"Cameron's coming," said the former Gordon Brown aide, spotting a familiar Special Branch face in the Prime Minister's advance guard. A gaggle of former Downing Street political advisers were lunching in Portcullis House, the bustling market place of the Commons, time on their hands for the first time in years.
The Labour aides looked on enviously as David Cameron and his entourage snaked through the crowded atrium. Two weeks earlier, they would have been part of the power crowd. A civil service speechwriter took pity, risking a sneaky handshake behind the new Prime Minister's back with a former Brown adviser who called out to him. Mr Cameron marched purposefully, looking every inch the statesman, but then threw a big smile and a thumbs-up sign to a coffee-drinking Conservative MP.
Labour is on the margins as the Liberal-Conservative coalition sets the political agenda at a cracking pace. But Labour has an important decision to make too: it must choose a new leader and potentially, the country's next prime minister.
David Miliband, the shadow Foreign Secretary and front-runner, was first out of the traps and wanted the party to make a decision by July. Labour has wisely put it off until September. It needs time to think and recent leadership elections suggest a party that does so makes the right choice; Mr Cameron would not have beaten David Davis in a quick Tory contest in 2005. David Miliband should have nothing to fear from a longer campaign. His backers say he has the experience, judgment and intellect to "win" in the country. But can the former Foreign Secretary win over his party?
Critics claim David Miliband lacked decisiveness in not toppling Mr Brown before the general election; his backers reply that the bloody civil war could have produced a worse result. Secondly, he is too "geeky". Allies admit people might not want a pint with him but insist focus groups see him as a steely leader. He is stuck with an unwanted "Blairite candidate" label even though he regularly disagreed (from stage left) with the boss he served as policy head and minister.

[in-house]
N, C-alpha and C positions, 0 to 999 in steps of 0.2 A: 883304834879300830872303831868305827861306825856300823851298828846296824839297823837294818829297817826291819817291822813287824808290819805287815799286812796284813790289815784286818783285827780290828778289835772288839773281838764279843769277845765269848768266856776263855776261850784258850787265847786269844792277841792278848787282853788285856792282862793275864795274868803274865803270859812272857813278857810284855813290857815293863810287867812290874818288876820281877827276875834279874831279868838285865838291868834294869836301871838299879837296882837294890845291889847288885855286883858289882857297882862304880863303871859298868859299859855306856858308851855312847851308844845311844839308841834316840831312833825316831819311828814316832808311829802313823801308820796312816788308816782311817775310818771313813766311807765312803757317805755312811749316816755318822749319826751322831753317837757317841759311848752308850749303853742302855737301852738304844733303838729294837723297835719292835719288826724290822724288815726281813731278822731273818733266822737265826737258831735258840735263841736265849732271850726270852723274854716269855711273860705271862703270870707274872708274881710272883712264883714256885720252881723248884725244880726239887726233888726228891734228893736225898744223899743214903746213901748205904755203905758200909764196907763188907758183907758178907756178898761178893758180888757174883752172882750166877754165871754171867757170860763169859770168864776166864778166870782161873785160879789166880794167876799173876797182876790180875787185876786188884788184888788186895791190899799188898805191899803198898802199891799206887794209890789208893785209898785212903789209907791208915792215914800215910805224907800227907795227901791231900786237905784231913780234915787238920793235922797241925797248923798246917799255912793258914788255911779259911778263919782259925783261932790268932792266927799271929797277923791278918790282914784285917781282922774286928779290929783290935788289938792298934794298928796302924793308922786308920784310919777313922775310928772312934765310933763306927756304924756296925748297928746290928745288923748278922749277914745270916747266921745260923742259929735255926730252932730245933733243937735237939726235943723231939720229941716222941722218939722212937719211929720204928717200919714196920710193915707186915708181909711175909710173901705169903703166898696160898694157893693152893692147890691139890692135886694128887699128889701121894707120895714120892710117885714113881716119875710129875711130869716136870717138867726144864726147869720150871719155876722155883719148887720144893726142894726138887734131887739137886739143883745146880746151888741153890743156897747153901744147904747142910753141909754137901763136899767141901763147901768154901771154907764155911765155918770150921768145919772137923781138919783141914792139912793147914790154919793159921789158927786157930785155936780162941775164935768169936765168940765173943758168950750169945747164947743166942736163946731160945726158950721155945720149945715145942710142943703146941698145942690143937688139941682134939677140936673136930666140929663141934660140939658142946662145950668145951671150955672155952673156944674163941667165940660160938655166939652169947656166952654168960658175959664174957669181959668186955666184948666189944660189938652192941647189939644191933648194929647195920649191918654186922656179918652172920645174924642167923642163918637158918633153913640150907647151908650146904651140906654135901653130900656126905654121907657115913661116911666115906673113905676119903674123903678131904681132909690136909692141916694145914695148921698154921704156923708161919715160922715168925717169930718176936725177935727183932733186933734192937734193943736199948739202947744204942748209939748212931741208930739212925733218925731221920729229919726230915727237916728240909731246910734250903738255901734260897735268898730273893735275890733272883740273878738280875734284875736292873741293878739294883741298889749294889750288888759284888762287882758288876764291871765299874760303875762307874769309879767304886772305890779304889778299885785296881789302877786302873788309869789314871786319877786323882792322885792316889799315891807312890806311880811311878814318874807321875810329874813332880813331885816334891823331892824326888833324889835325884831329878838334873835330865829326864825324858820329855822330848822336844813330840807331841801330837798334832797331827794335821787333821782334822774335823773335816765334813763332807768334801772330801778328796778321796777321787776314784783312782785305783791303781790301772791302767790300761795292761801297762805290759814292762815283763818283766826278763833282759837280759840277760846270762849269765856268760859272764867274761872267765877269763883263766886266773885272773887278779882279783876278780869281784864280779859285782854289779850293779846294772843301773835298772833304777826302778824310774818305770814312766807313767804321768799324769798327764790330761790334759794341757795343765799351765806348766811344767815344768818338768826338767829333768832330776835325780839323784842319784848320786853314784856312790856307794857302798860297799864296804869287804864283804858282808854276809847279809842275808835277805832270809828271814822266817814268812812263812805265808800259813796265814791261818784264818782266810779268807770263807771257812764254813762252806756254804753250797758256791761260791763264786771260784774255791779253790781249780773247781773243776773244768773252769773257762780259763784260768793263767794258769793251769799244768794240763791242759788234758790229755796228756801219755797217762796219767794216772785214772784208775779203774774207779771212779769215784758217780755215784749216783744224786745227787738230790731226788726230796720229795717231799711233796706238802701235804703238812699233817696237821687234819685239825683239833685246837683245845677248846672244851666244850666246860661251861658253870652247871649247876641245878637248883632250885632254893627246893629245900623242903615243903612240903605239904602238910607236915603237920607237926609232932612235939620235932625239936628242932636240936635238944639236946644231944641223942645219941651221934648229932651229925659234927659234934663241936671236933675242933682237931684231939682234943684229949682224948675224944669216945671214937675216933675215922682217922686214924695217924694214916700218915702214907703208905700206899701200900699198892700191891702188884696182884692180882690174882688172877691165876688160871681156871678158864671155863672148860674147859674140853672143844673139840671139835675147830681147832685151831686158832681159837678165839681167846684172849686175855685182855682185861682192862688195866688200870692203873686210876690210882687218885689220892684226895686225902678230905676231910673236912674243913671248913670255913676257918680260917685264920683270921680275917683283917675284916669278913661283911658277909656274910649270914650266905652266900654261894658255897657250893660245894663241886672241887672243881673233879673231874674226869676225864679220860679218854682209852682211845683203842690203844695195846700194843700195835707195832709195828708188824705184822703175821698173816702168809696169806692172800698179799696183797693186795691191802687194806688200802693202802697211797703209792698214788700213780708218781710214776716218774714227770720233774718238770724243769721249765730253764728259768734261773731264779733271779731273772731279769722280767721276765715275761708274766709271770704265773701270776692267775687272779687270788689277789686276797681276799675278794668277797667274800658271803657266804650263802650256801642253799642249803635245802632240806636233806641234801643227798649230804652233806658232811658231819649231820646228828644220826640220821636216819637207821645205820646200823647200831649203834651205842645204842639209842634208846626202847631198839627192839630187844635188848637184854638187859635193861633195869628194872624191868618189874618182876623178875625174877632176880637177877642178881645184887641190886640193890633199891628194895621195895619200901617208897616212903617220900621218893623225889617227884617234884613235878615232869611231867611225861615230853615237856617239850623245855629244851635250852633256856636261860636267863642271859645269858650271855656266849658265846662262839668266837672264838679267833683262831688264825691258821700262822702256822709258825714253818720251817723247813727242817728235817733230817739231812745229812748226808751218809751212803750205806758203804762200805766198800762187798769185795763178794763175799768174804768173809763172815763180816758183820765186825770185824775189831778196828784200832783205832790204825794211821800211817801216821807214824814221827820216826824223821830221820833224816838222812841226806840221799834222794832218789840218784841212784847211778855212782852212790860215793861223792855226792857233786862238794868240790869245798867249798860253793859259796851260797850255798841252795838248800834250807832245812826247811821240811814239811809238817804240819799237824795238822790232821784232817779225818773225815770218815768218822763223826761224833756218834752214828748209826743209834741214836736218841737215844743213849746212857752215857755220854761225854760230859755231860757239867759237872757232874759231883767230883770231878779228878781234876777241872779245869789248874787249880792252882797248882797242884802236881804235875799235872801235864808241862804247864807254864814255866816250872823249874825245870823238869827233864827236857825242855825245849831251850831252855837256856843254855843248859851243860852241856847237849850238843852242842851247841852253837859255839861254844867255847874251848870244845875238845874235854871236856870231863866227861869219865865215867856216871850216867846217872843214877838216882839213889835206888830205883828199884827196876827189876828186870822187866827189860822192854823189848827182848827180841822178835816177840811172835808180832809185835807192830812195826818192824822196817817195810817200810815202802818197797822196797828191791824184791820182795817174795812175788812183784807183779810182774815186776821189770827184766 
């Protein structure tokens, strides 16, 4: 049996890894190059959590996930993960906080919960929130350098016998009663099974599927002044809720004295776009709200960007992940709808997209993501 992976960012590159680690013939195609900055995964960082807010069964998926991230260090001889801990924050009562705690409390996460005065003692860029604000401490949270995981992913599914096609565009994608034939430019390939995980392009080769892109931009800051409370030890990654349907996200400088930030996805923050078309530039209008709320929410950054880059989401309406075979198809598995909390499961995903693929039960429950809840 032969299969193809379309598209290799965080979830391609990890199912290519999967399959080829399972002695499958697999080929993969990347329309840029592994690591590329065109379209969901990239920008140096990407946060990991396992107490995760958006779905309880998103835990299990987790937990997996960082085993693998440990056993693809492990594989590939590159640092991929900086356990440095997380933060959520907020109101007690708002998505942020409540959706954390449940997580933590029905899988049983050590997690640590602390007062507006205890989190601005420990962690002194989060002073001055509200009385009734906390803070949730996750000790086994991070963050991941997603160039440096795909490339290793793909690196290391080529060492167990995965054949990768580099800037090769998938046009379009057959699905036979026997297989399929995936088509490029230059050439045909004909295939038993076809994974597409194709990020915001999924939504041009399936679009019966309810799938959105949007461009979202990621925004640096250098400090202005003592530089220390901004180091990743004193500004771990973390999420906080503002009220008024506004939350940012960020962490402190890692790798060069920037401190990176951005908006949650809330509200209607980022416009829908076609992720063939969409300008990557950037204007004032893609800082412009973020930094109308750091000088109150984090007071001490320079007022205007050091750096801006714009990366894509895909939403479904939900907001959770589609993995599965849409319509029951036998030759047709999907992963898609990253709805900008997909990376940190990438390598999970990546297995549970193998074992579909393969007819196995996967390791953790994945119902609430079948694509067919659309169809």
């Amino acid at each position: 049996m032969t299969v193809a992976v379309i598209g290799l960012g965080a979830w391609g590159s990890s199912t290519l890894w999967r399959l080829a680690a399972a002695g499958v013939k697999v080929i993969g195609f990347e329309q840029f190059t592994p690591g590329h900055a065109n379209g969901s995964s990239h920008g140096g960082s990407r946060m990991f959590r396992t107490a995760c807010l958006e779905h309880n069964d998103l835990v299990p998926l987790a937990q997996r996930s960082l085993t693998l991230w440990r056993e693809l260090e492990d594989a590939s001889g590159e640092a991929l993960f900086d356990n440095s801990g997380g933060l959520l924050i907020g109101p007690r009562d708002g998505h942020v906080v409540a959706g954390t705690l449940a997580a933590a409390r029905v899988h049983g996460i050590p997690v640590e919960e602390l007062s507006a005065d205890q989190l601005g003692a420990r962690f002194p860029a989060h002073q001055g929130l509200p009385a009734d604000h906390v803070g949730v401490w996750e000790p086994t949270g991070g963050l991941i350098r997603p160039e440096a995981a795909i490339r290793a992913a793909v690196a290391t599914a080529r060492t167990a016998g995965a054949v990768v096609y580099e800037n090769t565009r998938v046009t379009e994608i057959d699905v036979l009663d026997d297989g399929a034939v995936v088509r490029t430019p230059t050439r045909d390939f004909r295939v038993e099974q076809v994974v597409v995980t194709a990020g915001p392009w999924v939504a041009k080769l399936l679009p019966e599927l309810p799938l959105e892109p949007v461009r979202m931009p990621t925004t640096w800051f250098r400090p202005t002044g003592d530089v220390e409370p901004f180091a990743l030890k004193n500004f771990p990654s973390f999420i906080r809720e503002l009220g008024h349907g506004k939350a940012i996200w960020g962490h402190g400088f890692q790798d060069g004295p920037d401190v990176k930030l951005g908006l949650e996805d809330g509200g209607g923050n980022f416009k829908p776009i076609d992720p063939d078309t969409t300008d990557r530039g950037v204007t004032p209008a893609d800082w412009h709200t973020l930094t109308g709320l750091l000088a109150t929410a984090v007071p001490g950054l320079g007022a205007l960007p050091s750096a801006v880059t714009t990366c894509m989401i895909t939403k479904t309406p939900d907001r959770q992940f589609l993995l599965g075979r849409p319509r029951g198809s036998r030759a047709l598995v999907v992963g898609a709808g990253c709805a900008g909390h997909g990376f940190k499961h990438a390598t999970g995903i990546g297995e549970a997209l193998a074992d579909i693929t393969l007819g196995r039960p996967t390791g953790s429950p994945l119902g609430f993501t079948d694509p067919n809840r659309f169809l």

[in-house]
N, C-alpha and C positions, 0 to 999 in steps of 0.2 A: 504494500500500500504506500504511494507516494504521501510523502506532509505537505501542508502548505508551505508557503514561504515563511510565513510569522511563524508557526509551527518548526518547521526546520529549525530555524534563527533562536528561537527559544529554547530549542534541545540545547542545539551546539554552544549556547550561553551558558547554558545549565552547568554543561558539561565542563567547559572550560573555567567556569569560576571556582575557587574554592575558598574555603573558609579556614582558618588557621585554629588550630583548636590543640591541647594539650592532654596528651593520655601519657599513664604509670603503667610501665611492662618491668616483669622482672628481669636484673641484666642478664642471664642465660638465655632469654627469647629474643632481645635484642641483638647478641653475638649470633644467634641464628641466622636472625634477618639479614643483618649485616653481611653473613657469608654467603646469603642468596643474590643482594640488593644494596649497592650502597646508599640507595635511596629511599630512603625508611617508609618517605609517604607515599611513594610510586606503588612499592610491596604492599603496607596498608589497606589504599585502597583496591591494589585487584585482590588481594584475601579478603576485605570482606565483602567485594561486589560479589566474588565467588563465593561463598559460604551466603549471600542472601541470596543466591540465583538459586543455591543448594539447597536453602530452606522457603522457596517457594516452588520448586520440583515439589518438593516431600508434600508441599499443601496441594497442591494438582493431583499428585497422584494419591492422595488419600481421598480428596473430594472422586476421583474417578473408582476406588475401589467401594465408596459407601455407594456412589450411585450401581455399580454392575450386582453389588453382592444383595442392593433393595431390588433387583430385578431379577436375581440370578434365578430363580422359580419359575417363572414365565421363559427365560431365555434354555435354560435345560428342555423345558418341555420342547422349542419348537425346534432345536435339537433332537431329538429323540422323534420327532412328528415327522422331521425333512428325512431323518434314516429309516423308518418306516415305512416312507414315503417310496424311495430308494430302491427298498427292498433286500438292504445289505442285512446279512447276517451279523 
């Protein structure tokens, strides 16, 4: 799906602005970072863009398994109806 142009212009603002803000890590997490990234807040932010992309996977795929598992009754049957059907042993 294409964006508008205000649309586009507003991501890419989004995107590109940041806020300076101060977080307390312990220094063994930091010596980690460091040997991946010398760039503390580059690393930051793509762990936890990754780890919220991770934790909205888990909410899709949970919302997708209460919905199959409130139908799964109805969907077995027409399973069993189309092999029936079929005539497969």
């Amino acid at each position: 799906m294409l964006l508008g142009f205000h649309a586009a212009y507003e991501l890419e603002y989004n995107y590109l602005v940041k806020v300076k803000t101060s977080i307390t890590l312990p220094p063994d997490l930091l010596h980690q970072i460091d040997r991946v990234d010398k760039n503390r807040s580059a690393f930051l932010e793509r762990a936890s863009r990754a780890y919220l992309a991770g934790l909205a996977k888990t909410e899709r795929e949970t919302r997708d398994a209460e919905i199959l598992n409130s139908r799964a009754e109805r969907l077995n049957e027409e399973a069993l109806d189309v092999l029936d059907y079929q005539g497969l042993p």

Mr Balls must carry a similar millstone, inevitably being seen as the "Brownite candidate" after 16 years at Mr Brown's side and therefore too associated with the ruthless Brown machine. Critics don't doubt his intellect or steel but the other bad part of the Balls caricature is that he is tribal Labour, a pugilist too aggressive for the public's liking, who would put Labour at the head of every anti-cuts march. "Ed doesn't do nuance," says one rival.
I detect a strong Labour desire to move on from the Blair-Brown era that could work against David Miliband and Mr Balls – at first glance the two candidates most likely to win. It could help Ed Miliband, who somehow managed to remain neutral in the Blair-Brown wars while working for Mr Brown. He is right to challenge his older brother; they would work well together if either man won. In 1994, Mr Brown gave Mr Blair a free run and wrongly felt deprived of the prize. With hindsight, the two modernisers should have fought it out, as the Milibands do now.
Ed Miliband's supporters do not like comparing him to his brother and there is a noticeable absence of war (and major policy differences). When pressed, they say David offers brains without charisma while Ed offers both and can therefore reconnect with Labour's lost supporters while uniting the party. Ed Miliband's critics claim he lacks the experience or instant judgement to handle unexpected events and would offer compromises rather than strong leadership – more Neil Kinnock (one of his main sponsors) than Mr Blair. Mr Brown is said to have described Ed Miliband as "a cross between an academic and a preacher". Quite a lot of Labour members may like the sermon.
Andy Burnham, the shadow Health Secretary, cannot be discounted, although he may be crowded out by the Miliband brothers. Left-wing contenders Diane Abbott and John McDonnell may struggle to get the required 33 nominations from MPs.
Forget the bookies' odds, which make David Miliband the favourite. The crucial thing is not only who has the votes but the voting system – the alternative vote, on which the coalition Government has promised a referendum for Commons elections. People mark candidates in order of preference. Unless any candidate wins more than 50 per cent of the votes (unlikely in the Labour race), he or she can easily be overtaken; the candidate coming last is eliminated in each round and the second preference votes of those who backed him or her are redistributed until one candidate secures more than 50 per cent.
We don't need a crystal ball when we can read the book: Harriet Harman did not come top in any round in Labour's deputy leadership election in 2007 but pipped Alan Johnson in the run-off. The person most likely to benefit from the voting system this time is Ed Miliband.Reuse content